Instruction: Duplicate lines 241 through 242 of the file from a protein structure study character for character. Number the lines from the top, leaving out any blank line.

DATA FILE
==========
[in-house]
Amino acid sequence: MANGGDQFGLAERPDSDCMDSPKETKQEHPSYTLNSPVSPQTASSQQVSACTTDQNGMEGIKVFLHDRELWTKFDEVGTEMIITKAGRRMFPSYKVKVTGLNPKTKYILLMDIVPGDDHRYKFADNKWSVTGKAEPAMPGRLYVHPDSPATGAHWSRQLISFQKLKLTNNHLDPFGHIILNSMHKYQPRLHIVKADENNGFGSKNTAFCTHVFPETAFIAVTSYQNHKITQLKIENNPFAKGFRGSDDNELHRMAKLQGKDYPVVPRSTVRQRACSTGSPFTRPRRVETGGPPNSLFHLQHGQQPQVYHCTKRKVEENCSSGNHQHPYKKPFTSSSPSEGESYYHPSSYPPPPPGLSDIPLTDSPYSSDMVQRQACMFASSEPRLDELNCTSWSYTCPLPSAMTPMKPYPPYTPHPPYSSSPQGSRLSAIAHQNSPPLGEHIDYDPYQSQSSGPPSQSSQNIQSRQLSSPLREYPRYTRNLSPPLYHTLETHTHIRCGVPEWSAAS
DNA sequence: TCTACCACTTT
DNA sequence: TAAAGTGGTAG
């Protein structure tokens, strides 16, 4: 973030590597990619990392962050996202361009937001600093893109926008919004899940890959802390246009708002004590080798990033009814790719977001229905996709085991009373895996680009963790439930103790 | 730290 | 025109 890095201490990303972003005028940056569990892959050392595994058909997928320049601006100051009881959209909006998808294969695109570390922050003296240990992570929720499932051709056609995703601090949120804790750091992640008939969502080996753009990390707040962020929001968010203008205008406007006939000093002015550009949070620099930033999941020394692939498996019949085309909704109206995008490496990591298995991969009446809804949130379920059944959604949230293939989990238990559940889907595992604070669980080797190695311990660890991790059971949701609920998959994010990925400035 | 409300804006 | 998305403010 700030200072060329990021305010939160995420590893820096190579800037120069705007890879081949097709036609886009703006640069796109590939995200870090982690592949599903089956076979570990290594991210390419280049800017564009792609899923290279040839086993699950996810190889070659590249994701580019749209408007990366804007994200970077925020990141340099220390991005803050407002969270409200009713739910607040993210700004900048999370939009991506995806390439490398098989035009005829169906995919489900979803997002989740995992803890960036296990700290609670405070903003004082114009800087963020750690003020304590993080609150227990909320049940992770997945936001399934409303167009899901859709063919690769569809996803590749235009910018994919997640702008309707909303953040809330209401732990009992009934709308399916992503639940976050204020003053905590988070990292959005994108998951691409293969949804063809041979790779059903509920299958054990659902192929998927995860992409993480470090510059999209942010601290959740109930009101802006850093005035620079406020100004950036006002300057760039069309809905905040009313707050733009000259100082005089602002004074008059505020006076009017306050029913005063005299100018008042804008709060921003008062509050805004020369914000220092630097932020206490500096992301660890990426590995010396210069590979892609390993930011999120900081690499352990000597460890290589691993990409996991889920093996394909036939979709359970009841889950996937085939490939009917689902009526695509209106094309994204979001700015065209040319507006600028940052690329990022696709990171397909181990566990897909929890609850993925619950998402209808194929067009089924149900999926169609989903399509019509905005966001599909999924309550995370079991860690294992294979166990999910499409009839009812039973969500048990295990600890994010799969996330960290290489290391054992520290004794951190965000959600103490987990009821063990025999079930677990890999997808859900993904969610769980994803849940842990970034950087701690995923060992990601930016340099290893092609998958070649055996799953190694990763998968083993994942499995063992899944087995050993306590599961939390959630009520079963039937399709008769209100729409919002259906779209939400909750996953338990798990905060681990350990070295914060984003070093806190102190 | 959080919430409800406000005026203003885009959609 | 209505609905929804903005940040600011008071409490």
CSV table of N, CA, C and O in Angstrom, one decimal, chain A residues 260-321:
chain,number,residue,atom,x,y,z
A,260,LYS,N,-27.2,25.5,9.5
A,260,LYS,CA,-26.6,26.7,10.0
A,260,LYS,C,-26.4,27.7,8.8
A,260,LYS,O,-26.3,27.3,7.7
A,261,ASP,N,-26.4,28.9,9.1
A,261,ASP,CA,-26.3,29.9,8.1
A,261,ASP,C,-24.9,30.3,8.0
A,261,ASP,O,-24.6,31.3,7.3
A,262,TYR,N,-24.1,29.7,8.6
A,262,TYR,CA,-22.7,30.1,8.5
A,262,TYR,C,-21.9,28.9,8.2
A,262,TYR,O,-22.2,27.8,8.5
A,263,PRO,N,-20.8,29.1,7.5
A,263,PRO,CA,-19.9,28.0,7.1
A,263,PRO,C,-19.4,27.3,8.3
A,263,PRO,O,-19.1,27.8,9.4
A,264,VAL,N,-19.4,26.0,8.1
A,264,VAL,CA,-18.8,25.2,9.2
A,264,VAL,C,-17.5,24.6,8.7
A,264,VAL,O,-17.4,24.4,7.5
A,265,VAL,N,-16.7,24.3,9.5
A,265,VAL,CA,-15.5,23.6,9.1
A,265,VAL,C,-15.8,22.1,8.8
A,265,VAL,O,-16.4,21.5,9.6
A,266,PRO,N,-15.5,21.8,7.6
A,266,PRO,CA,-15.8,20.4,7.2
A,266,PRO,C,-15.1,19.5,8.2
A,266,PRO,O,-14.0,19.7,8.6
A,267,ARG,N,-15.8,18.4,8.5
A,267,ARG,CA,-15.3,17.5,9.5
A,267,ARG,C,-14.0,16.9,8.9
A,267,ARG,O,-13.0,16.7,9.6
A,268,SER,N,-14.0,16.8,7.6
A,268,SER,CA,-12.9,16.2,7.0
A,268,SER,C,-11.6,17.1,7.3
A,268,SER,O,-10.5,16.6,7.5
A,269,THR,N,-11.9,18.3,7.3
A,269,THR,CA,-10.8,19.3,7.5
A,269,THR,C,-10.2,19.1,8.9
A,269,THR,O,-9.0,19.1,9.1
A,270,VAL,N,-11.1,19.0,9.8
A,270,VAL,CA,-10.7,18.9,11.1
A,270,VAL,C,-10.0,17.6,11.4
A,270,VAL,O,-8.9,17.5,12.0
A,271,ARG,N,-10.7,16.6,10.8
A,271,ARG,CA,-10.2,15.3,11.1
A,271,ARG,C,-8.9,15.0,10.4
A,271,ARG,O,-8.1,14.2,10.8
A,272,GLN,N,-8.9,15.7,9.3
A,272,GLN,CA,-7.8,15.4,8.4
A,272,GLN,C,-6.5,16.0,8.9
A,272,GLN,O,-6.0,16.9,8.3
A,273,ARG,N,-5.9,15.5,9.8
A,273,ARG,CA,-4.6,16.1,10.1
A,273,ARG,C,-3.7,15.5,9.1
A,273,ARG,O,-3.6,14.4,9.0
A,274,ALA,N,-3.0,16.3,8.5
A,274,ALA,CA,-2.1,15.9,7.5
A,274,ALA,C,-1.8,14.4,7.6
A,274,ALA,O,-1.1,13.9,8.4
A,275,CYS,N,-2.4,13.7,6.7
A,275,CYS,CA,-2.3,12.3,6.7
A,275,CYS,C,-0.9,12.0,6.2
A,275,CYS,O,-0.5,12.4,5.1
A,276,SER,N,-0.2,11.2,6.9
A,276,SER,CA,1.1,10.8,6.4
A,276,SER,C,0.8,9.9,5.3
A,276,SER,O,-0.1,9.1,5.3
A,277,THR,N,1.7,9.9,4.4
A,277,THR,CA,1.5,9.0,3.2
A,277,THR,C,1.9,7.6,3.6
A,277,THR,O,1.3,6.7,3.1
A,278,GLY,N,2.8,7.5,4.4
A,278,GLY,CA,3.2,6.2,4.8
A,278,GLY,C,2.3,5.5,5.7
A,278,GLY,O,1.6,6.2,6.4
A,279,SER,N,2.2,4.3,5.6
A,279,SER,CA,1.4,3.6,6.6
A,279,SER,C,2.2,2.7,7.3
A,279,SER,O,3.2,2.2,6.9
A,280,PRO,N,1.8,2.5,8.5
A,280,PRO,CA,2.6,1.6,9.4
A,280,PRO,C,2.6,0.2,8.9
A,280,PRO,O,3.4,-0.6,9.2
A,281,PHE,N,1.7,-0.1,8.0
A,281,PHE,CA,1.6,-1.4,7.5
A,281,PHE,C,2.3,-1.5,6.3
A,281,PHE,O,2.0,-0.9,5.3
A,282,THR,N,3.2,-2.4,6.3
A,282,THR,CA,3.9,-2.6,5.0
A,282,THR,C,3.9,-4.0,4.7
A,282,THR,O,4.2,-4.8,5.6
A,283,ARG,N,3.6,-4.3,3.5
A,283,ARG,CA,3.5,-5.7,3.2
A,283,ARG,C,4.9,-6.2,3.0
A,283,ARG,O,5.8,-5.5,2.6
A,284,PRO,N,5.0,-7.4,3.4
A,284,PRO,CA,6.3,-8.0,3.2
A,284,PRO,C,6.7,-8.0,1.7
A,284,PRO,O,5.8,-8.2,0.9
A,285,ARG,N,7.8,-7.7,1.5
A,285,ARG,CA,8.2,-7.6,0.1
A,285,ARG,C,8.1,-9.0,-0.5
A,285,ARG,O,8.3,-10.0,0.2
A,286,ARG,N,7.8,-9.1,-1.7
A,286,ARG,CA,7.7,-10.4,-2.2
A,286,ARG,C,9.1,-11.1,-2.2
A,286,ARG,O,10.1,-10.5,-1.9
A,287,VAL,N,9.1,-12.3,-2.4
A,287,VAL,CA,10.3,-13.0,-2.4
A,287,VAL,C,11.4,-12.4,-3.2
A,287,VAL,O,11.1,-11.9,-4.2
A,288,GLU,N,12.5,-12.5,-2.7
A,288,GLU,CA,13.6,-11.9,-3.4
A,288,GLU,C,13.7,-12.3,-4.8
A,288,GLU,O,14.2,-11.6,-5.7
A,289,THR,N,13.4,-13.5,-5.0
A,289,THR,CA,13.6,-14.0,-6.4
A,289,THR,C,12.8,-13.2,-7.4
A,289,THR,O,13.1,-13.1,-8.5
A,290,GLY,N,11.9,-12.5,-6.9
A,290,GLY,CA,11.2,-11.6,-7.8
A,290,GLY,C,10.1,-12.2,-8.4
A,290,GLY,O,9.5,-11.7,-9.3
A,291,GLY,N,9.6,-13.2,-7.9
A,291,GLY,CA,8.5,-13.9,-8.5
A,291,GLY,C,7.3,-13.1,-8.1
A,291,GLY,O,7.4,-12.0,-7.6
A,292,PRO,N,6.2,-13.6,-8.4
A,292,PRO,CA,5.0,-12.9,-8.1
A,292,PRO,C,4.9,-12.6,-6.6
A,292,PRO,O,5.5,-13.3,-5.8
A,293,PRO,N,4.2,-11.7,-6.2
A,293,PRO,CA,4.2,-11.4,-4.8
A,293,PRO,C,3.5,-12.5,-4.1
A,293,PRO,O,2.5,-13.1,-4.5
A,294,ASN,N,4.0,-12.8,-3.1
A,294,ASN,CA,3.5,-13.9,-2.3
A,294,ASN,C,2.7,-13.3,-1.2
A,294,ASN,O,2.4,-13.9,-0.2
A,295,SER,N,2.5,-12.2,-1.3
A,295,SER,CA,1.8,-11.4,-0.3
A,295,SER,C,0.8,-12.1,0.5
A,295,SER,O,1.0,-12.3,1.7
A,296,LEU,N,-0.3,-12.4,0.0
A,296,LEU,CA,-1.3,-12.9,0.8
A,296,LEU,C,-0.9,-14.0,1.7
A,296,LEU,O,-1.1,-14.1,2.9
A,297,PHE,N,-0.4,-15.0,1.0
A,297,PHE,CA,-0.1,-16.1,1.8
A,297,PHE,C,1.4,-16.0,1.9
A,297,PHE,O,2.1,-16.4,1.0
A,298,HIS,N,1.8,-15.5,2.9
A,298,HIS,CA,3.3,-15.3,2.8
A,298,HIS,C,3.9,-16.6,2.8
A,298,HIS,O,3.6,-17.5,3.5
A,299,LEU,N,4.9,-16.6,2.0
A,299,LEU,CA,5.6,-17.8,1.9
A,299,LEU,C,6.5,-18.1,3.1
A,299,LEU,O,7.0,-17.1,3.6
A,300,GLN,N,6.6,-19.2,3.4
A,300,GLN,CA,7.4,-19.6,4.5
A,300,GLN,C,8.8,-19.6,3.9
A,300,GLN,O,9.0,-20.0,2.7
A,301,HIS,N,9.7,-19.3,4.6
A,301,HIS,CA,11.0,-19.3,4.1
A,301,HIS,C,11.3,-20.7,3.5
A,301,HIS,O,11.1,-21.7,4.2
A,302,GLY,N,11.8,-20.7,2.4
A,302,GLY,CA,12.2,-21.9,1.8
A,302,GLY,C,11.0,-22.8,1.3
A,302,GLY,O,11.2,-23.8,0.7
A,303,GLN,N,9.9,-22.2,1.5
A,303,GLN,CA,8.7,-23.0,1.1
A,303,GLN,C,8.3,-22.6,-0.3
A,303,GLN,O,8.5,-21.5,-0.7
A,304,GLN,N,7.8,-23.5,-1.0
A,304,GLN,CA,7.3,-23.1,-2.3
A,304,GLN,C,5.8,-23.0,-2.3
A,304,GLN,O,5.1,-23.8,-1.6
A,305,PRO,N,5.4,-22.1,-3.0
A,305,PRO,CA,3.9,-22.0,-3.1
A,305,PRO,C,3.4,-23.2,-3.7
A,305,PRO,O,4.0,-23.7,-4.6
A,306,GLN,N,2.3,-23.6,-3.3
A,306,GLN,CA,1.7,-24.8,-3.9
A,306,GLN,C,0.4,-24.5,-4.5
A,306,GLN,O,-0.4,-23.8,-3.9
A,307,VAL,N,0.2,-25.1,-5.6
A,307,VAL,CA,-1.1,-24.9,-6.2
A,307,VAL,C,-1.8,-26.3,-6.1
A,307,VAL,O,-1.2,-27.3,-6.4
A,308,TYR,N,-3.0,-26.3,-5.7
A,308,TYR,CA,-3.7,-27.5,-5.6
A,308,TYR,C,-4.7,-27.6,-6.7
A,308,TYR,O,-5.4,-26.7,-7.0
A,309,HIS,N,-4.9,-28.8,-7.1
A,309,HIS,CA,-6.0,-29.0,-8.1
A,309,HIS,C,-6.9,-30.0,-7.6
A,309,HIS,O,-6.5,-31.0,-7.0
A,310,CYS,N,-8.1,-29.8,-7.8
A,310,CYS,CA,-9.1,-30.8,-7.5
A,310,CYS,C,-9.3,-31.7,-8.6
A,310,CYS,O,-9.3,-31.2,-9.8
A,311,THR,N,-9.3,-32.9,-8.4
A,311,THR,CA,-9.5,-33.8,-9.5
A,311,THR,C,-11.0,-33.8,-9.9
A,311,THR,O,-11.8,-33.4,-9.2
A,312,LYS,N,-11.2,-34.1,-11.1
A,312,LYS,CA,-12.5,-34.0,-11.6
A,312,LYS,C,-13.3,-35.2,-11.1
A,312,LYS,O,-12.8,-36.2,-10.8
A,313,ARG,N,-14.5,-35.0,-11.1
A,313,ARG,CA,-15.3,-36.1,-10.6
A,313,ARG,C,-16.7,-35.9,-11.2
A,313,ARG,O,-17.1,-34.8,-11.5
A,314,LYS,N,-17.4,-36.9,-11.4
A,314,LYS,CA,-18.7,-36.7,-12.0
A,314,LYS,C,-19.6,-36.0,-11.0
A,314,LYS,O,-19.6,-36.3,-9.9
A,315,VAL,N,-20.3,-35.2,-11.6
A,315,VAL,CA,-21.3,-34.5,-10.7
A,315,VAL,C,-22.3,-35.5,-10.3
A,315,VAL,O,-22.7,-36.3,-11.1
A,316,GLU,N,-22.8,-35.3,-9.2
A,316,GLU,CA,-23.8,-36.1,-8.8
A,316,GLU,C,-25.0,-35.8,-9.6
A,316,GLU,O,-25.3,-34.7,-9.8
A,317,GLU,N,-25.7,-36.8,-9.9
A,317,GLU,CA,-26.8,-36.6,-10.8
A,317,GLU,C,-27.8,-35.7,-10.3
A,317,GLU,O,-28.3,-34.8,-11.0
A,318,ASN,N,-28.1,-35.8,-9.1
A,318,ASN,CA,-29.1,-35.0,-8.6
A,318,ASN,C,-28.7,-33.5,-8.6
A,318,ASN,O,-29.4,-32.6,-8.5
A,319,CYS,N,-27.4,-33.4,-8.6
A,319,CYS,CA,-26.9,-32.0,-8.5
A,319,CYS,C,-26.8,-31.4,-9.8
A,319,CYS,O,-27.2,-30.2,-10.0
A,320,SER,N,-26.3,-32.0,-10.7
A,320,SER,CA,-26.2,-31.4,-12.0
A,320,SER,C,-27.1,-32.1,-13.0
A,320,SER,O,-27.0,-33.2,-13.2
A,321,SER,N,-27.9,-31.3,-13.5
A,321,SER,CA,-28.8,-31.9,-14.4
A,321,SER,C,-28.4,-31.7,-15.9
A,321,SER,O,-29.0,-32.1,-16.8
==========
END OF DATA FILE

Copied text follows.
A,318,ASN,CA,-29.1,-35.0,-8.6
A,318,ASN,C,-28.7,-33.5,-8.6